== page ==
For more information about “POP: Downtown Greensboro”: http://bit.ly/1hEAPh8 
The Healing Blues Project: http://thehealingblues.org
To listen to samples or Buy the CD: http://www.cdbaby.com/cd/thehealingblues
Interactive Resource Center: http://gsodaycenter.org
For Carolina Blues Festival tickets or festival updates, go to: http://fest.piedmontblues.org

About the Piedmont Blues Preservation Society

From our love of music and our belief that music is best shared in a community, came the founding of the Piedmont Blues Preservation Society in 1985. Our non-profit organization works to cultivate and preserve the tradition of blues music. Our mission is to help the youth of our community discover the wonder and joy of music by raising awareness and providing music education to our community."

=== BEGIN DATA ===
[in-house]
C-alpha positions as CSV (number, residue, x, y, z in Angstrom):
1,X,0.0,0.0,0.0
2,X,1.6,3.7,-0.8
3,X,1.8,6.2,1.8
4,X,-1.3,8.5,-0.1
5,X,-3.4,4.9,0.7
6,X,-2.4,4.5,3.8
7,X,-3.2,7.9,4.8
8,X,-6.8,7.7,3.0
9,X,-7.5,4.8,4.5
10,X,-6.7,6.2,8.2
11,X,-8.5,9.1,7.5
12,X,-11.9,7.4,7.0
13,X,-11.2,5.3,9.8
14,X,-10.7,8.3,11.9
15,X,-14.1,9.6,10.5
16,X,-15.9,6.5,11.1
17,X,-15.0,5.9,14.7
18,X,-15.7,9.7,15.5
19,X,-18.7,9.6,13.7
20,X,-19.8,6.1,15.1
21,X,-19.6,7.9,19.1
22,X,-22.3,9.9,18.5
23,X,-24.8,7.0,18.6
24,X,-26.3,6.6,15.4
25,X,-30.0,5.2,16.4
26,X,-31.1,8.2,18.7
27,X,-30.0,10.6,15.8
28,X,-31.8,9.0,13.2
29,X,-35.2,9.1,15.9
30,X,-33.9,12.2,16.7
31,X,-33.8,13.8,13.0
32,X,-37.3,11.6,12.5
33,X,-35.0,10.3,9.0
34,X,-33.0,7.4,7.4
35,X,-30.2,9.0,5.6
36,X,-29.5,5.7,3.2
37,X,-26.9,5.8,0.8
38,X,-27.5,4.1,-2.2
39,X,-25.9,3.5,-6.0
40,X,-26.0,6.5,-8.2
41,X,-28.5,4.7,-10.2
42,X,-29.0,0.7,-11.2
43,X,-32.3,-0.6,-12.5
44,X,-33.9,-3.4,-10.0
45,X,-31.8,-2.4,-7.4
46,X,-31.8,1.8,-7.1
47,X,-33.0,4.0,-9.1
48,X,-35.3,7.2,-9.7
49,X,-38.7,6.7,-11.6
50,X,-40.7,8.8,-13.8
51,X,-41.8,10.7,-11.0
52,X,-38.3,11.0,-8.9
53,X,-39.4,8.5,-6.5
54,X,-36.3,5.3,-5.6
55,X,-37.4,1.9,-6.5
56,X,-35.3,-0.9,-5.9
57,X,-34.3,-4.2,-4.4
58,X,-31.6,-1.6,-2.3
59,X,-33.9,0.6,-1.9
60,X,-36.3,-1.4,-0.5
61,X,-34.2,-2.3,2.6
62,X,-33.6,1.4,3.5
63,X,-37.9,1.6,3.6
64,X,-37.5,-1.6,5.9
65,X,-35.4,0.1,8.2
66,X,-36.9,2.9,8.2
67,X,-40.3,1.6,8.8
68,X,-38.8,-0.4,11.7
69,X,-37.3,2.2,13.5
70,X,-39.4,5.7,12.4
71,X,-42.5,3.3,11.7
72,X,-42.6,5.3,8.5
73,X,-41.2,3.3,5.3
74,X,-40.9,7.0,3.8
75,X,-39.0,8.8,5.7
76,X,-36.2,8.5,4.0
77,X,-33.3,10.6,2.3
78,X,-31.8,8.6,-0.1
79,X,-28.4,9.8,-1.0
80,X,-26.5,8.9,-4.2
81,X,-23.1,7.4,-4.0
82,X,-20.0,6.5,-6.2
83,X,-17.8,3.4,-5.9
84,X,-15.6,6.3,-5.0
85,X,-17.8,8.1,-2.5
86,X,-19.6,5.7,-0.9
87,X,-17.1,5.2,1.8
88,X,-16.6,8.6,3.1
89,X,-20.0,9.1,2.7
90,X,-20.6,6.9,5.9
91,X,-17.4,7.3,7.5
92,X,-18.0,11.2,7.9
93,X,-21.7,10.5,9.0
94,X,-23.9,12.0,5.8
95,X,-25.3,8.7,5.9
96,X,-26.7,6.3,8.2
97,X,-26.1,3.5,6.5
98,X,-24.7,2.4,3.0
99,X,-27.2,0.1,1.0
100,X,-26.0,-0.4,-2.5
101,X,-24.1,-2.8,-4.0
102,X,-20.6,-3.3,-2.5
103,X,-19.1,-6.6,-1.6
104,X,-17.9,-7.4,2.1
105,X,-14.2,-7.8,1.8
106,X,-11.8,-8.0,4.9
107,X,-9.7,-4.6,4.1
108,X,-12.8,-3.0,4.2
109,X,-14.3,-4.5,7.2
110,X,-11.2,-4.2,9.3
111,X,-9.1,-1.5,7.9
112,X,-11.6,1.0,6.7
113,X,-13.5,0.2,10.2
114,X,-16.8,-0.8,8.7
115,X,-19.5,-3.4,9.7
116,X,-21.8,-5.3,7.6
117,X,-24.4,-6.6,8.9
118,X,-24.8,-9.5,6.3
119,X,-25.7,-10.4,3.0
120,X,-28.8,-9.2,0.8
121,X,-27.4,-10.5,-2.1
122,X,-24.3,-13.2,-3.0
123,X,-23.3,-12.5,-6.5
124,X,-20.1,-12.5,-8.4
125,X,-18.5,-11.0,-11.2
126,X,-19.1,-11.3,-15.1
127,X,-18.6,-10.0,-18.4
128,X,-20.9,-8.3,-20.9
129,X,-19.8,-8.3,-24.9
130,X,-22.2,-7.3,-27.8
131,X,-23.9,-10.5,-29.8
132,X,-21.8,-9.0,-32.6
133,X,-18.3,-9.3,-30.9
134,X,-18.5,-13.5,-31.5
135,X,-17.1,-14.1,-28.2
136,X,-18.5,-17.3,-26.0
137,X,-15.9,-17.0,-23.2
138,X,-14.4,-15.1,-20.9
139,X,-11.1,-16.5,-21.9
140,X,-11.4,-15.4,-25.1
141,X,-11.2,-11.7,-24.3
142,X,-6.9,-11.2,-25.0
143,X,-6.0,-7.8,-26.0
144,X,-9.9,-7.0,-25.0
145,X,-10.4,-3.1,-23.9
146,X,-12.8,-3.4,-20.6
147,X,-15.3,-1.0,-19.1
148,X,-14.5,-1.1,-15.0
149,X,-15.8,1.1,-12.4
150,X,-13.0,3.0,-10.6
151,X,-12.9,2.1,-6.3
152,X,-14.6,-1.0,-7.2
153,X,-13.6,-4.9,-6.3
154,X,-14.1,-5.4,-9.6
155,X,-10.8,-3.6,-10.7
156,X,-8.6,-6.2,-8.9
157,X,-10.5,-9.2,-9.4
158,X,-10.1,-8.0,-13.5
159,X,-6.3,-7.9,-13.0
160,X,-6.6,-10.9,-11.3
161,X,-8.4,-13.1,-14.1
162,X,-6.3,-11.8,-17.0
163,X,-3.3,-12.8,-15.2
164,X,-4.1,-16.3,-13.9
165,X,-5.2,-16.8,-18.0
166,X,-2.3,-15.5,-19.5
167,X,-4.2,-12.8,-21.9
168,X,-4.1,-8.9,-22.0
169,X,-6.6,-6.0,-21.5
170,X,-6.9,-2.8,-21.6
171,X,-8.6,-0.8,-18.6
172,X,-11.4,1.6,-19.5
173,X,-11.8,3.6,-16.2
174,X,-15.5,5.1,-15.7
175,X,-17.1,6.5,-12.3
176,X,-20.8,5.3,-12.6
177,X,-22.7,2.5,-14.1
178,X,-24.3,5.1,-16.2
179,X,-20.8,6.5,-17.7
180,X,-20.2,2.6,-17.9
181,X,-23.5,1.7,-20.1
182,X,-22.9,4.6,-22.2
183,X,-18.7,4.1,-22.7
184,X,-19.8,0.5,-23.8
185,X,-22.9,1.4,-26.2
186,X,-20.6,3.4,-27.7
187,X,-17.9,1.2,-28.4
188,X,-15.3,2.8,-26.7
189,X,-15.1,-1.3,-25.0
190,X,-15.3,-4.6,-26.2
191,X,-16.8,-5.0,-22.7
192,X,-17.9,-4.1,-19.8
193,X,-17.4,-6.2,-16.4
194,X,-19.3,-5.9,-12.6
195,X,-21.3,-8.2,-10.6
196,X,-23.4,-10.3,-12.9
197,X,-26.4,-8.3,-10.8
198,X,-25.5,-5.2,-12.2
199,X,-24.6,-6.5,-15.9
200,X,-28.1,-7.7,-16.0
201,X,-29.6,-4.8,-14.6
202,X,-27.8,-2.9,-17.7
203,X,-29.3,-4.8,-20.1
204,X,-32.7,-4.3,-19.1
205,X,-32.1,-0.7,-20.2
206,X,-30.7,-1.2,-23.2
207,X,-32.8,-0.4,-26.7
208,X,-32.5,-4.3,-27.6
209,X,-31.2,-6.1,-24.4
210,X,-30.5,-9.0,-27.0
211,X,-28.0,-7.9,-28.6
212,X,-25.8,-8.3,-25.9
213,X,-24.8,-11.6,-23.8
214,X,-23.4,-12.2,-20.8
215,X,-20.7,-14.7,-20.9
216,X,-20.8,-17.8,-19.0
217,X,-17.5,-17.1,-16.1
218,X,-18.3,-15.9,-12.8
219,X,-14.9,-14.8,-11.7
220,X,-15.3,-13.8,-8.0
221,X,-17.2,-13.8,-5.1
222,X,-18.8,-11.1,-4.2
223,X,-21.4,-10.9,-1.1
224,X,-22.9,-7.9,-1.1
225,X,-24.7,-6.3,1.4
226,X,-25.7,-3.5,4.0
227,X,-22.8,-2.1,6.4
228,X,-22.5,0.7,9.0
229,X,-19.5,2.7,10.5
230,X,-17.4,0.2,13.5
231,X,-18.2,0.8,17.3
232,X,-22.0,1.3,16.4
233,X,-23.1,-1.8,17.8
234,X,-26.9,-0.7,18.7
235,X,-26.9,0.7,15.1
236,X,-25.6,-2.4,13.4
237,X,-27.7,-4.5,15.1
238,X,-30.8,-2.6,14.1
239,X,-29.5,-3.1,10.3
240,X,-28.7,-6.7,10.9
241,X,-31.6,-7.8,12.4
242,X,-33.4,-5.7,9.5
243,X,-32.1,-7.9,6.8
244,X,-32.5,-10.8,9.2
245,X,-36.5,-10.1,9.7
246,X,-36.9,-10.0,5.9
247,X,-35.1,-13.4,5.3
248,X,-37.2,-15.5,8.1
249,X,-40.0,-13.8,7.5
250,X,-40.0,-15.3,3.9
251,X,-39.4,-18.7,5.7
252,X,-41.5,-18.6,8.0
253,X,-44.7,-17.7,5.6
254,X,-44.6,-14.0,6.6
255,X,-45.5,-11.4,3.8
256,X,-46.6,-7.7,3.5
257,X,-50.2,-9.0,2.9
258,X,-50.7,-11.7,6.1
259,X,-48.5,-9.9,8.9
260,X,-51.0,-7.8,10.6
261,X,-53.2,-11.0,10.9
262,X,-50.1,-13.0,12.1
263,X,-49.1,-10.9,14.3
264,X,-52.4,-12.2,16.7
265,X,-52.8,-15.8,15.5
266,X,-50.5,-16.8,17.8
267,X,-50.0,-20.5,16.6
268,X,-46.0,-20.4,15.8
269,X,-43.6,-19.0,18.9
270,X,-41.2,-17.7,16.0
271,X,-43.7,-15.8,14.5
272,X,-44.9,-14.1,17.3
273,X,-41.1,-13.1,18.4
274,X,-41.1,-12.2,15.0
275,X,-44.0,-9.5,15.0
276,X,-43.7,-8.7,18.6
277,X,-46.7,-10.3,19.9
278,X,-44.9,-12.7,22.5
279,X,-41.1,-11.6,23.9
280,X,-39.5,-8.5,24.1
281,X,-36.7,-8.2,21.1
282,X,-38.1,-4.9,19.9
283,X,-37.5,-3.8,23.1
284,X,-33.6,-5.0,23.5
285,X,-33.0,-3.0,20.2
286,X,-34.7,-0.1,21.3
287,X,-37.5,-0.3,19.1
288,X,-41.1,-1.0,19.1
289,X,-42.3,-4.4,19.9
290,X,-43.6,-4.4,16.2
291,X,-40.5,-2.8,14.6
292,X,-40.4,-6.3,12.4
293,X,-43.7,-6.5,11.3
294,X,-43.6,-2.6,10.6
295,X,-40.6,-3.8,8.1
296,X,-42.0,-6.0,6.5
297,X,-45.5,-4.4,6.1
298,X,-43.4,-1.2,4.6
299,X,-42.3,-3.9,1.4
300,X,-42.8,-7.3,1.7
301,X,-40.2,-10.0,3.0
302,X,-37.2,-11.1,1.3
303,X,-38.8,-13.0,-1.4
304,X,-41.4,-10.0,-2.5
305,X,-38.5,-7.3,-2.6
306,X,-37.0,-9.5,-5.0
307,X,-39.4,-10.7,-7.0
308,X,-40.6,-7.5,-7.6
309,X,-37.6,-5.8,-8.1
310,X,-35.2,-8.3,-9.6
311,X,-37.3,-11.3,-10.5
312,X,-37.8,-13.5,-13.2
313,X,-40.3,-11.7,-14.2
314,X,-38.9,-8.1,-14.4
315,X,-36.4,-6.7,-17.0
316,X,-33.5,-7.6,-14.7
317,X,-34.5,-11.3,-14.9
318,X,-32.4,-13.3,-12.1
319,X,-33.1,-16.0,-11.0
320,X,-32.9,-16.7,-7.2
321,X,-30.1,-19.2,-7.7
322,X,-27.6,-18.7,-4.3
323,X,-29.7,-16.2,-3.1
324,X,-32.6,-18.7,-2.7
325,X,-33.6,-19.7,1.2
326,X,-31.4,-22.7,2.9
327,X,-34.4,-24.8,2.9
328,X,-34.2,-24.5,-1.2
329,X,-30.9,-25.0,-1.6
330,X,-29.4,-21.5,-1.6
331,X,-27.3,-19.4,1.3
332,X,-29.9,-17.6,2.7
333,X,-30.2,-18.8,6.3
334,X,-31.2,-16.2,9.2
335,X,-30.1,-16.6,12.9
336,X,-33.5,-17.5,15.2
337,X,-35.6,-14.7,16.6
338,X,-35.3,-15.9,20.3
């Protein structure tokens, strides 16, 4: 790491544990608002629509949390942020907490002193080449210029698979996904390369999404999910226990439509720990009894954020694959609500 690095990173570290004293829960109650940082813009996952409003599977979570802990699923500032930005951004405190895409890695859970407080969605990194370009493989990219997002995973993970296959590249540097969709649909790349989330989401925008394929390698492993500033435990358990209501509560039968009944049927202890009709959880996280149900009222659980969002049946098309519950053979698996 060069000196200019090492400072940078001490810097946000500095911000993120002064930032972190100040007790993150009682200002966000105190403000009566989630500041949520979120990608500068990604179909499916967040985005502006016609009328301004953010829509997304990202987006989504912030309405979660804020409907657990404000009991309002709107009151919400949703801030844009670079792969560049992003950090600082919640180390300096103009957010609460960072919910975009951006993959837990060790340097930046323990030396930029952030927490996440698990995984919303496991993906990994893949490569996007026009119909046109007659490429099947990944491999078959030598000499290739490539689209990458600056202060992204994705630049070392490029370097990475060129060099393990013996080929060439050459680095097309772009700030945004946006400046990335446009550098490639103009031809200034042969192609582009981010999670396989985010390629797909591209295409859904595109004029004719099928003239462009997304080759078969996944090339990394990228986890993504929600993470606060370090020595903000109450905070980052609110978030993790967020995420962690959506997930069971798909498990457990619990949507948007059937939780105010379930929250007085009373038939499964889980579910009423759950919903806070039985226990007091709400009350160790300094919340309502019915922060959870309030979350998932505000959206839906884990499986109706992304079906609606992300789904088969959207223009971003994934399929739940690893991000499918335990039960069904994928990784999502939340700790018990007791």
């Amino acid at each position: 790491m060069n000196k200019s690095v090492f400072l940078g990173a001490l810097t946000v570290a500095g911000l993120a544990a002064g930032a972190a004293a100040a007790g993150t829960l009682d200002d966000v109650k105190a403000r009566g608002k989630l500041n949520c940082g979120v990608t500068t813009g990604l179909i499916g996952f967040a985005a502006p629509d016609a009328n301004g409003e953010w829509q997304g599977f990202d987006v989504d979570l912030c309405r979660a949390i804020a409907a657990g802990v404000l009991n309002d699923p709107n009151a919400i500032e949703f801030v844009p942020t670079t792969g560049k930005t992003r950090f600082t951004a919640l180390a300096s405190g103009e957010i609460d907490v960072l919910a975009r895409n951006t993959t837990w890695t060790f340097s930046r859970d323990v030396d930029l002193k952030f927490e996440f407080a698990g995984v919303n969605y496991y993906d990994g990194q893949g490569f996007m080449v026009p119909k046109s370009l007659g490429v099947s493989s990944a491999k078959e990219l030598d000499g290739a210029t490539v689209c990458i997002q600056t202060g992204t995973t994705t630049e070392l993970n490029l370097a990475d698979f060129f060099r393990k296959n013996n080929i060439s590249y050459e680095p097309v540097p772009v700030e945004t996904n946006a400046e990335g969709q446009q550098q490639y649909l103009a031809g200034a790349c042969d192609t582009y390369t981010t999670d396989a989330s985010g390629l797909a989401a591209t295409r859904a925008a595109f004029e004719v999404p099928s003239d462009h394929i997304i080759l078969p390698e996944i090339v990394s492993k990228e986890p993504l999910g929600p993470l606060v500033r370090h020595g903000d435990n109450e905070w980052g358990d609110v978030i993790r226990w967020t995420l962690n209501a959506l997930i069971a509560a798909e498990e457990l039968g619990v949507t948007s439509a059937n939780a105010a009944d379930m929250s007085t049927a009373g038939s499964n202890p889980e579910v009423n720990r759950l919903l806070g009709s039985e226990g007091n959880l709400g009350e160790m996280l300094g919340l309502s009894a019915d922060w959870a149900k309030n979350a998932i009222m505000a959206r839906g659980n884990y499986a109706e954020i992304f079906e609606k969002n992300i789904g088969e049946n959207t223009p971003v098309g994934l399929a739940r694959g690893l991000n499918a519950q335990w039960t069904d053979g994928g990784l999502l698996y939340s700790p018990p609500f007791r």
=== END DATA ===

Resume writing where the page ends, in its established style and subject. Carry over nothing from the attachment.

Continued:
- A Press Release